Kilimanjaro: A Photographic Journey to the Roof of Africa by Michel Moushabeck and Hiltrud Schulz is the compelling story expressed largely through photographs of an impromptu journey to the top of Kilimanjaro. The trip was planned in only two months, making one feel that if the spirit moved them, they too could climb Africa’s highest peak.
While at a book fair, Moushabeck talks with an acquaintance and guidebook author about her upcoming trip to Kilimanjaro to climb its least traveled route, Lemosho. Moushabeck impulsively asks if he can come with her and she agrees. Then he must convince his partner to change their planned vacation to Lisbon in favor of the climb. Luckily, he succeeds.
In preparation for their impending trip, they begin a two month training program to get in shape. Moushabeck, 53 has never done a high altitude ascent, but has climbed Mt. Washington – which is not high, but can be quite challenging.
The team of four (along with many porters and guides) leaves in late June for their once-in-a-lifetime journey. One of the most dangerous obstacles they face is the threat of altitude sickness; a risk that can be fatal.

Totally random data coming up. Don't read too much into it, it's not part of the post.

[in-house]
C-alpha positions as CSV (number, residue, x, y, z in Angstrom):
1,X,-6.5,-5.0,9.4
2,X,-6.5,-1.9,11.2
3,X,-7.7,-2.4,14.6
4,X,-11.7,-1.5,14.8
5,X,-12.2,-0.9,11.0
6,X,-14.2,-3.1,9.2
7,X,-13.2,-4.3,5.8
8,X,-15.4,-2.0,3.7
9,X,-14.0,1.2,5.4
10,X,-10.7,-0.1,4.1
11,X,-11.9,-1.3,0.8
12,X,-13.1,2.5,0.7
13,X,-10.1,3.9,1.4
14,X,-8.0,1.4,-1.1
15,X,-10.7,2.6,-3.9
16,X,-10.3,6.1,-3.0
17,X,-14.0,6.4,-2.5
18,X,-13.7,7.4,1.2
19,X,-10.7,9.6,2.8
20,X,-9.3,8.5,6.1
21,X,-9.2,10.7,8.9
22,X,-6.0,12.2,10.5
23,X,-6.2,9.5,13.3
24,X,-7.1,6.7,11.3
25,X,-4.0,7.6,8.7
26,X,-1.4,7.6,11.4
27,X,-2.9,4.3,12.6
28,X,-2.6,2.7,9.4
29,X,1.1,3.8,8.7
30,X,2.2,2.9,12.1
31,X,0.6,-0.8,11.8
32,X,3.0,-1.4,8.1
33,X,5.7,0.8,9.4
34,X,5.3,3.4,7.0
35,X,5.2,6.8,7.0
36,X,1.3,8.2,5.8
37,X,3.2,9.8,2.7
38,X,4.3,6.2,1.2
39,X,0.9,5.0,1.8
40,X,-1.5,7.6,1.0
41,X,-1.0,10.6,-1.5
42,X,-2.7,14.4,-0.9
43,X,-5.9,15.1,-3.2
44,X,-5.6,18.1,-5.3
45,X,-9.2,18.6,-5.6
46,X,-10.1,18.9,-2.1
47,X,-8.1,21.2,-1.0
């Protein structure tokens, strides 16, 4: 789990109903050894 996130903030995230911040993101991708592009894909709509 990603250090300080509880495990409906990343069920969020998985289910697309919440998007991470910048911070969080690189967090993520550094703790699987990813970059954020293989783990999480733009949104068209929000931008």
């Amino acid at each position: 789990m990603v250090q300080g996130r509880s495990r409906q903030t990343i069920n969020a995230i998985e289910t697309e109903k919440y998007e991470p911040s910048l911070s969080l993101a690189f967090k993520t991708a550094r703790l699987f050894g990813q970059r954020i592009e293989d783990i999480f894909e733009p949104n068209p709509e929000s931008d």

The only cure for altitude sickness is descending back to a place where the air is not as thin; thus abandoning the climb. Throughout the book, the author documents the various difficulties and symptoms endured by him and his companions; always leaving the reader to question if anyone will have to give up their quest to reach the summit and turn back.
Part coffee table book, part story told with beautiful images taken by Schulz, the two elements complement each other nicely. .
If you’ve ever fantasized about climbing Kilimanjaro, perhaps this book will inspire you to do just that.
©Christina Kay Bolton
Kilimanjaro: A Photographic Journey to the Roof of Africa by Michel Moushabeck and Hiltrud Schulz, Interlink Books, 2009, $20.